The most tempting temptation the Pythons find in the cheese shop is the use of artificial intelligence. Users can create neural networks, simulating brain relationships, in learning patterns in large amounts of data. Van Rüssem says Python has become the preferred language for data scientists, who have produced a plethora of packets.
However, not all Pythons are very enthusiastic. Zack Sims, president of Codecadame, believes many visitors to his site are trying to learn the skills that can help them in jobs that they usually see as “non-technical.” For example, marketers can use language to build statistical units that measure the effectiveness of advertising campaigns. College lecturers can confirm if they have distributed the grades fairly. (Even journalists in The Economist, who search for information on the Web, usually use programs written in Python to do so.)
Python is particularly valuable for professionals who have long relied on electronic spreadsheet exploration. Citigroup, a US bank, has offered Python a quick course for its junior analysts. The Jobs website, eFinancialCareers, announced that there is a fourfold increase in affinity records that indicate python between the first quarter of 2015 and 2018.
But the thirst for these skills is not without risk. “A person who learns a tool but does not know what is going on inside,” warns Sesar Berri, a partner at Bain & Company, a consulting firm. “Without good supervision, a beginner playing artificial intelligence libraries can reach Suspicious conclusions. Bernd Ziegler, a partner at the Boston Consulting Group, says his company assigns such analyzes to its own data team members only.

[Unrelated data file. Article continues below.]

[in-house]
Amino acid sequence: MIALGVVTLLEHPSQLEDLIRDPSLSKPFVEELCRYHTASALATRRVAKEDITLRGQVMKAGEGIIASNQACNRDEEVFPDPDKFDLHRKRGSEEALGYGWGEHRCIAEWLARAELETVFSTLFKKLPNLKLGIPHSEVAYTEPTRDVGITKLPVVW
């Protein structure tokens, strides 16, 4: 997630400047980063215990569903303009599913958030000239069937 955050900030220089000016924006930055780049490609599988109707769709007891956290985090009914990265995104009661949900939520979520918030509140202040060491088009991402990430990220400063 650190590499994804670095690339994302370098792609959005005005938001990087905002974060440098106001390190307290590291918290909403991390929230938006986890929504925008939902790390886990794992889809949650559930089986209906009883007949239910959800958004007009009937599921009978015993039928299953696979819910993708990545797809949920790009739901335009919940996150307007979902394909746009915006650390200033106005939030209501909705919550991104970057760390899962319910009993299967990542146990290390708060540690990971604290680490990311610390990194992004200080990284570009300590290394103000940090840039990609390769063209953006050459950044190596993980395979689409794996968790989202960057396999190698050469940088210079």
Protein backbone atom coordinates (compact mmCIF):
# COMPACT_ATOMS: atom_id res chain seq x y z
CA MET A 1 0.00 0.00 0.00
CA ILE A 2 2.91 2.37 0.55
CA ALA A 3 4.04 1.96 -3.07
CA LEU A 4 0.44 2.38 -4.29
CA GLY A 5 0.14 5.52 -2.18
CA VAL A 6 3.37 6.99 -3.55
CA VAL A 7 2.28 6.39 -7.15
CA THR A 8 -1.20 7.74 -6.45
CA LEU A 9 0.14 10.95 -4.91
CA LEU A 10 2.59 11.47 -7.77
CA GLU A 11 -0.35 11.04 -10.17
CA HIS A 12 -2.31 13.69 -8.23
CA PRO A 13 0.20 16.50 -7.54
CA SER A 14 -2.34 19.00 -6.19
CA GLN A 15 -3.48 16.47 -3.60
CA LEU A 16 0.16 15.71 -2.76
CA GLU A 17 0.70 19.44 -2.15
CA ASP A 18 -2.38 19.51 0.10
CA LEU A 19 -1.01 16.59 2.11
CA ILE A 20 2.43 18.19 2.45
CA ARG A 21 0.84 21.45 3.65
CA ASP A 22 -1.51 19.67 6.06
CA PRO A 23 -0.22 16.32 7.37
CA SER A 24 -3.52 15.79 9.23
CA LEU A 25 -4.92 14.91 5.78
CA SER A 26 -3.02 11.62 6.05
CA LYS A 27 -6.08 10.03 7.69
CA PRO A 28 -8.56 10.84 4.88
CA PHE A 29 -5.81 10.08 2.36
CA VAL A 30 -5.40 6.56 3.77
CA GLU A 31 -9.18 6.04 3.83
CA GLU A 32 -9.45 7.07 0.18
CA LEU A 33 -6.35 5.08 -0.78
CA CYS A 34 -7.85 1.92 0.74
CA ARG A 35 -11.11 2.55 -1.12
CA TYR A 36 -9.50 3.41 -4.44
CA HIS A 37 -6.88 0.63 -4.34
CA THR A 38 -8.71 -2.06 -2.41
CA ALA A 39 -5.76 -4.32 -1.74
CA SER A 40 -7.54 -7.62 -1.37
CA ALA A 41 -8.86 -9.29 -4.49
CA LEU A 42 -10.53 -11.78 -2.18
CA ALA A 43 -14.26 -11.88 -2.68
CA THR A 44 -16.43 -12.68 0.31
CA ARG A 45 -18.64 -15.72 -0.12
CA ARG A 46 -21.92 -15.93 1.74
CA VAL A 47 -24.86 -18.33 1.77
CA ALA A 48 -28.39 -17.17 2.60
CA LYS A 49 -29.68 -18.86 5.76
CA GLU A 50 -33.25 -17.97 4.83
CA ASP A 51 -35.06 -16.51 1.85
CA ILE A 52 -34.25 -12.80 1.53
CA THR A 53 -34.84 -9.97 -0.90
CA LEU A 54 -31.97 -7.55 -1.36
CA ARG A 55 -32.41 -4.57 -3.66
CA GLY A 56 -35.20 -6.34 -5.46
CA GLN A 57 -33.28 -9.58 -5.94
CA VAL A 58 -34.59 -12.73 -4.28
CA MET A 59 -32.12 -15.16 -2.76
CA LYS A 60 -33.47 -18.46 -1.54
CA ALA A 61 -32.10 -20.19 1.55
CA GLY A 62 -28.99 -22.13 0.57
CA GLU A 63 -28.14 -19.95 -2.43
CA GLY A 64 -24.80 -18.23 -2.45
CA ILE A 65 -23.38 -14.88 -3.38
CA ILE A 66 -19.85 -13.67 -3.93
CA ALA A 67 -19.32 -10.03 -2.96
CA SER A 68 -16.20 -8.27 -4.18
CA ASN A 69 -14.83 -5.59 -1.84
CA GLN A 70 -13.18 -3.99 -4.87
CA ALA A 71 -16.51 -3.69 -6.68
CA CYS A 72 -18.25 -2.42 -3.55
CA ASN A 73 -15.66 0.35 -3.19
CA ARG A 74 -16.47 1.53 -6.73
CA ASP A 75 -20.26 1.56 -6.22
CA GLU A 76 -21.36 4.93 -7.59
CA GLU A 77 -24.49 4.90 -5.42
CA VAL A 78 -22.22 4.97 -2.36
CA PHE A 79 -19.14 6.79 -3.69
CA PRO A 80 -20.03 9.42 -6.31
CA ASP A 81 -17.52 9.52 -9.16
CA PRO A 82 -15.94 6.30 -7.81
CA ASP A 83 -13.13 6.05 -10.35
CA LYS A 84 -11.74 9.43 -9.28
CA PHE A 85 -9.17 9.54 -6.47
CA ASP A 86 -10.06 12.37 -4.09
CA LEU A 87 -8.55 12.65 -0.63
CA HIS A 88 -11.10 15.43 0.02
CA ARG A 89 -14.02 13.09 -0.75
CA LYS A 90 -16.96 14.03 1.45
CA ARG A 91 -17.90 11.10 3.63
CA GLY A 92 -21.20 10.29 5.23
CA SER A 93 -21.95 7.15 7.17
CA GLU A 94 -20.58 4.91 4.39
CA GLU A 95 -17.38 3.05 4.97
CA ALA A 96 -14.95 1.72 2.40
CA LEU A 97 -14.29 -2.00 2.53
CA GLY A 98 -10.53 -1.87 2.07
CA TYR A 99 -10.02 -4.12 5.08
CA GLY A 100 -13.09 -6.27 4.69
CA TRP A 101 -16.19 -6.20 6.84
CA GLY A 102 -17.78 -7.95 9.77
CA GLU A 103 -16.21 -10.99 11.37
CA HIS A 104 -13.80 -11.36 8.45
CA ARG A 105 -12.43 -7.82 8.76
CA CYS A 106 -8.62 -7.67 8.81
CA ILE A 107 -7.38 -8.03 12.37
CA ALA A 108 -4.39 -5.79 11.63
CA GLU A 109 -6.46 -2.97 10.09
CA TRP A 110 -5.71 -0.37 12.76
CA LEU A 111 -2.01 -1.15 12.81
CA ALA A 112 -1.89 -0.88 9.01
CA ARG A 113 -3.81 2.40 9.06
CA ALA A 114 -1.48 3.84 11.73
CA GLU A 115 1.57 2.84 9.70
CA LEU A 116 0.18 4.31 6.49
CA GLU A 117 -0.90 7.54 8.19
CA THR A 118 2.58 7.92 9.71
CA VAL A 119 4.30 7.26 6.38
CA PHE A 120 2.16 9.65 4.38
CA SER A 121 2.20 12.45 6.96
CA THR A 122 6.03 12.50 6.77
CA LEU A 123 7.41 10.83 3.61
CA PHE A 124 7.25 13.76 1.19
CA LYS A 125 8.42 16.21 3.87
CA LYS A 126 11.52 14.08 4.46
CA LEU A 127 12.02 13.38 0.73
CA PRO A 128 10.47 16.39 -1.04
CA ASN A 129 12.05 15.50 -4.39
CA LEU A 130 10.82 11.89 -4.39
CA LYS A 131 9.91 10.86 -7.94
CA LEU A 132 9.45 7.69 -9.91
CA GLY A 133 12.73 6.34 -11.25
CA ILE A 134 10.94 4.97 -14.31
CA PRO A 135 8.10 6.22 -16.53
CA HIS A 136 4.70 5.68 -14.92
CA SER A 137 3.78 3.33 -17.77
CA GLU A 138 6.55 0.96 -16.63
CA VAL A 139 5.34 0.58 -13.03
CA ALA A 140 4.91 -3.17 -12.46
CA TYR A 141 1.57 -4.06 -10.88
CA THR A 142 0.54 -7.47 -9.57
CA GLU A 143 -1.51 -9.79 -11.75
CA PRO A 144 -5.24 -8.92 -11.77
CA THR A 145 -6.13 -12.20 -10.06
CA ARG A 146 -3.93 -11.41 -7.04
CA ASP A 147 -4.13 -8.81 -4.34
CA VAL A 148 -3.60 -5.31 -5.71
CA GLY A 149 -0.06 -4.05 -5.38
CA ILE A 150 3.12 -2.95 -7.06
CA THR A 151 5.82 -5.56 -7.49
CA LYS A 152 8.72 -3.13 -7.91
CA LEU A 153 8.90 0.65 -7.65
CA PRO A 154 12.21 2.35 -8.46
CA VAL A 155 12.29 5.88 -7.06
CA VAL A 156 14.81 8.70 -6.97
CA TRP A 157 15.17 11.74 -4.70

One solution to the problem of semi-educated professionals is to teach them good language secrets. Python was the most popular language in American universities in 2014, but its education was usually confined to those studying science, technology, engineering, and mathematics. One of the revolutionary proposals is to educate them from a young age by providing computer science for all in primary schools. Hadi Bartovi, president of code.org, a charity, notes that 40% of American schools offer such lessons, more than 10% in 2013. About two-thirds of the 10-12 age group have an account on code.org. Perhaps the fear that the future will be filled with automated jobs, 90% of Americans want their children to study computer science.
No computer language can be truly general purpose. Specialization will continue to be important. It was true, however, that Christmas, that Van Rousm had done something worth mentioning. Although he does not play the role of Christ, he was a very smart boy.